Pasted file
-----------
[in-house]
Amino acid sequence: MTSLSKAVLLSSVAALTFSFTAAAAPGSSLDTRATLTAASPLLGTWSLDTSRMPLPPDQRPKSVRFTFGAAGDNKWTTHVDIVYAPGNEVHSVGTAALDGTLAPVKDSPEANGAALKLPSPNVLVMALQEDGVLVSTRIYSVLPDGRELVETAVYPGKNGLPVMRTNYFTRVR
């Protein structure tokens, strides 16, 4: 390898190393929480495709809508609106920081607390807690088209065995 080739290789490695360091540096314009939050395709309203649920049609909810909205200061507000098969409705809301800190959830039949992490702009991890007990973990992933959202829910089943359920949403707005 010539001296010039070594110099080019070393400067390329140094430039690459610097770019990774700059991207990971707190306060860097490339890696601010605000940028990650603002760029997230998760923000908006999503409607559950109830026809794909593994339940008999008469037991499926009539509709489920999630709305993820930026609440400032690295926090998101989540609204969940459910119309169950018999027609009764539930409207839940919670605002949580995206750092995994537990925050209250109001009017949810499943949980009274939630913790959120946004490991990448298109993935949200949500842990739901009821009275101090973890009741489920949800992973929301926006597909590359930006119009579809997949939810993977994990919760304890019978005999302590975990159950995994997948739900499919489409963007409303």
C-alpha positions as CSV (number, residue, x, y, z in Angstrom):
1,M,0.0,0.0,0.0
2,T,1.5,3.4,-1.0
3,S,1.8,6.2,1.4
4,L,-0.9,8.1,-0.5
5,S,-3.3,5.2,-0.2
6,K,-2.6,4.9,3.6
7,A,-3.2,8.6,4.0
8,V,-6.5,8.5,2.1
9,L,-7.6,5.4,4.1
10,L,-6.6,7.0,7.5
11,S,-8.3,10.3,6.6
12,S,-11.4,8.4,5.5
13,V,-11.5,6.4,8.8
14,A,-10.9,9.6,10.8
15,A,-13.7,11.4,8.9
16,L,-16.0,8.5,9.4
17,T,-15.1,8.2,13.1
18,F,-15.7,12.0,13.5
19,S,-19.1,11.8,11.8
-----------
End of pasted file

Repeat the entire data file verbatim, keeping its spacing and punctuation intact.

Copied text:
[in-house]
Amino acid sequence: MTSLSKAVLLSSVAALTFSFTAAAAPGSSLDTRATLTAASPLLGTWSLDTSRMPLPPDQRPKSVRFTFGAAGDNKWTTHVDIVYAPGNEVHSVGTAALDGTLAPVKDSPEANGAALKLPSPNVLVMALQEDGVLVSTRIYSVLPDGRELVETAVYPGKNGLPVMRTNYFTRVR
């Protein structure tokens, strides 16, 4: 390898190393929480495709809508609106920081607390807690088209065995 080739290789490695360091540096314009939050395709309203649920049609909810909205200061507000098969409705809301800190959830039949992490702009991890007990973990992933959202829910089943359920949403707005 010539001296010039070594110099080019070393400067390329140094430039690459610097770019990774700059991207990971707190306060860097490339890696601010605000940028990650603002760029997230998760923000908006999503409607559950109830026809794909593994339940008999008469037991499926009539509709489920999630709305993820930026609440400032690295926090998101989540609204969940459910119309169950018999027609009764539930409207839940919670605002949580995206750092995994537990925050209250109001009017949810499943949980009274939630913790959120946004490991990448298109993935949200949500842990739901009821009275101090973890009741489920949800992973929301926006597909590359930006119009579809997949939810993977994990919760304890019978005999302590975990159950995994997948739900499919489409963007409303």
C-alpha positions as CSV (number, residue, x, y, z in Angstrom):
1,M,0.0,0.0,0.0
2,T,1.5,3.4,-1.0
3,S,1.8,6.2,1.4
4,L,-0.9,8.1,-0.5
5,S,-3.3,5.2,-0.2
6,K,-2.6,4.9,3.6
7,A,-3.2,8.6,4.0
8,V,-6.5,8.5,2.1
9,L,-7.6,5.4,4.1
10,L,-6.6,7.0,7.5
11,S,-8.3,10.3,6.6
12,S,-11.4,8.4,5.5
13,V,-11.5,6.4,8.8
14,A,-10.9,9.6,10.8
15,A,-13.7,11.4,8.9
16,L,-16.0,8.5,9.4
17,T,-15.1,8.2,13.1
18,F,-15.7,12.0,13.5
19,S,-19.1,11.8,11.8